What to Cook This Week

Good morning. It’s the cabaret queen Barbara Cook’s birthday, and she would have been 92. It got me thinking about all the good preshow meals I knocked down at Café Carlyle before seeing her sing or seeing the Pizzarellis play. I wrote about that once, a long time ago, and emerged with a couple of great recipes to consider making on a Sunday in fall.

One’s for the lobster bisque the Carlyle Hotel’s executive chef James Sakatos conjured out of stock, rice and less cream than you’d think: It’s insanely flavorful (and it freezes well). The other’s for his chicken hash, which was so well loved by the singer Bobby Short that the recipe took his name. That’s a fine feed, too, and a reminder of the Before Times, when we could all squeeze together to eat and drink and listen. Make one of those recipes today and eat it with a martini. Your soundtrack? Mr. Short, of course.

That’s your Sunday taken care of, then, at least if those recipes struck a chord. If they don’t, here’s Lidey Heuck’s latest: a barbecue pulled chicken that my friend Simon Andrews made into a sandwich (above) of remarkable intensity. Or, failing that, roasted butternut squash bread salad. You could always make pressure cooker garlicky beans with broccoli rabe.

On Monday, I like the idea of vegetable pajeon, a scallion pancake filled with grated carrots, bell peppers and zucchini, or with whatever you’ve got in the crisper, really.

Tuesday night, how about sheet-pan roasted fish with sweet peppers? I’ll make that with tautog, where I stay, but hake, cod or flounder work just beautifully.

Pull out of the midweek slump with roasted cauliflower with pancetta, olives and crisp Parmesan and cruise into Thursday with a cook’s choice: either pasta with fried lemons and chile flakes or a simple spread of fish tacos.

Then, to round out the week, a warming bowl of picadillo. (“I know I’m going to sound like a freak,” one reader posted in a note below the recipe, “but I executed the recipe exactly as directed. It was amazing.”)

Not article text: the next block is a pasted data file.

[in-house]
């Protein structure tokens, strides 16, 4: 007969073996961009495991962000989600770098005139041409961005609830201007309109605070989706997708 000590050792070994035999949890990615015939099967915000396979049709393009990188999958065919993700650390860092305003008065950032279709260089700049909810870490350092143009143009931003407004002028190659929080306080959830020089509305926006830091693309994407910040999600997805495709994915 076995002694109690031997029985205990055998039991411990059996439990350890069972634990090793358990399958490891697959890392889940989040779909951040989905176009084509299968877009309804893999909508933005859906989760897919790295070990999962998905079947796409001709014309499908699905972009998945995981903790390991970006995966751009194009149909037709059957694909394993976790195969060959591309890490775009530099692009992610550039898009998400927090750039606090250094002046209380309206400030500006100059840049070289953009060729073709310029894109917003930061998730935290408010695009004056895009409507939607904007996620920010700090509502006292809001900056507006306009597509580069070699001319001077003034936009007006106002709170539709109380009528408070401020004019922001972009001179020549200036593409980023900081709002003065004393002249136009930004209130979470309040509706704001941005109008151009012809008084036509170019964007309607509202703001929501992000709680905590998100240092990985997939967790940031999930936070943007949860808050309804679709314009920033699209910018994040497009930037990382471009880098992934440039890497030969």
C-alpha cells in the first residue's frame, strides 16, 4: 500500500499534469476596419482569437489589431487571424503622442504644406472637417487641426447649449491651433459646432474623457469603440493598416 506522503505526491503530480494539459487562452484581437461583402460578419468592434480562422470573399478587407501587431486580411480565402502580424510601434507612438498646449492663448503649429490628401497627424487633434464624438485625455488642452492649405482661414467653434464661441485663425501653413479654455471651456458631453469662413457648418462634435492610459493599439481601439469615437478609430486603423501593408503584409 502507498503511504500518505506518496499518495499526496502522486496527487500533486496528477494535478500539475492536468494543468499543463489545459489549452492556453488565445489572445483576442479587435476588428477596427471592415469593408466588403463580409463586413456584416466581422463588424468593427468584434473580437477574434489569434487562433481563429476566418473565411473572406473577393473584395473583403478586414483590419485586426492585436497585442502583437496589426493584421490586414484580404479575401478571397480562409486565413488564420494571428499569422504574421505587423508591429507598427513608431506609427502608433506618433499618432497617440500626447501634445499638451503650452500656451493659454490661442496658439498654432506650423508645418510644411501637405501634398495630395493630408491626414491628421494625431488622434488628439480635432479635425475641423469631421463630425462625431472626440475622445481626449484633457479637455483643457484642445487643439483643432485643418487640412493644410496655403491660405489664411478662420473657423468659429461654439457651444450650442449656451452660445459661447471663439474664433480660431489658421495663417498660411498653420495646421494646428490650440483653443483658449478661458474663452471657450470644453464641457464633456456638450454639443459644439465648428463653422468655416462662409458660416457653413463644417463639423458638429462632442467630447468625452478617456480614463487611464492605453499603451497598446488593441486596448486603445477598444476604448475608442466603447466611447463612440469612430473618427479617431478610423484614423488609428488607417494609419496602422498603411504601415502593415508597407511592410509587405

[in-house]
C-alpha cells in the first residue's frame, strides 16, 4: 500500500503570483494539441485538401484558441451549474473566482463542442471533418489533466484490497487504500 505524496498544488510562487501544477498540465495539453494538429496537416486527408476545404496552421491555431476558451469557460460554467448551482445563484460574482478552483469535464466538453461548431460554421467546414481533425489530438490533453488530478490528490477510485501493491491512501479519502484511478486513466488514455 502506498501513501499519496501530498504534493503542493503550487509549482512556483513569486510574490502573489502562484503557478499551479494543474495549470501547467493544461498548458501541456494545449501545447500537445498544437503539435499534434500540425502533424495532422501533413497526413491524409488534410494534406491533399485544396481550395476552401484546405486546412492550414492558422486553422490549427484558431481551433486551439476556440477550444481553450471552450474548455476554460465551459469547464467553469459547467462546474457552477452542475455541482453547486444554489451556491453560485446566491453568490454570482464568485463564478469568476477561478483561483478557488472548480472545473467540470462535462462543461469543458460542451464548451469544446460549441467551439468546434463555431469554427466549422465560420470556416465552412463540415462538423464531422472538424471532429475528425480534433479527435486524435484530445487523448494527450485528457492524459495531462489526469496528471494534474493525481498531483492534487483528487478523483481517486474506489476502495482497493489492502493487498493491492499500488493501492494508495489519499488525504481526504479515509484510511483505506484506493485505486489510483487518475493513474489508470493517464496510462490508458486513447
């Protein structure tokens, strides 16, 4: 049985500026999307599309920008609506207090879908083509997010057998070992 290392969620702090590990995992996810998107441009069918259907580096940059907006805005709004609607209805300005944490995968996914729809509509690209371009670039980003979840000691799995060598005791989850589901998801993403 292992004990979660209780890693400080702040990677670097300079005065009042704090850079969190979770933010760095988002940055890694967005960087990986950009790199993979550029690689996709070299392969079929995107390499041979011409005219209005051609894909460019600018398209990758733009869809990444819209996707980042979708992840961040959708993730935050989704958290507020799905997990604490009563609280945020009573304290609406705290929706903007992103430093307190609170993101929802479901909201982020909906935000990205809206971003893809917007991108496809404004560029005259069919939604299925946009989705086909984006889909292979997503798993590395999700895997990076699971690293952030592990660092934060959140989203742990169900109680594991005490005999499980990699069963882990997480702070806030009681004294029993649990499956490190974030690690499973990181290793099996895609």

There are thousands and thousands more recipes to cook this week waiting for you on NYT Cooking. Go browse and see what appeals. Save the recipes you like to cook. Rate them once you’ve cooked them. Please leave notes on them if you have hacks or substitutions to suggest.

And yes, you need a subscription to do that. Subscriptions support the work that we do. Subscriptions allow that work to continue. If you haven’t already, will you think about subscribing today? Thanks so much.

We will be standing by in case something goes wrong, either with your cooking or our technology. Just write [email protected] We’ll get back to you, I promise.

Now, it’s a far cry from rillettes and cooking sous vide, but Rachel Monroe’s article in The New Yorker about the detectives who investigate military phonies — those who lie about their service for personal gain — is an utterly fascinating read.

Do read as well Patrick Blanchfield in The New Republic, on Matthew Hongoltz-Hetling’s book, “A Libertarian Walks Into a Bear: The Utopian Plot to Liberate an American Town (and Some Bears).”

It’d be nice to be driving through rain-soaked streets listening to Loski, featuring Popcaan, “Avengers,” drill music turned dancehall with a classic rhyme from Popcaan when he arrives: “Aye, Loski, wha gwan, broski?”

Finally, won’t you take a little time to explore the Gregory Crewdson show at Gagosian Los Angeles, “An Eclipse of Moths”? It’s terrific. I’ll be back on Monday.

Source: Read Full Article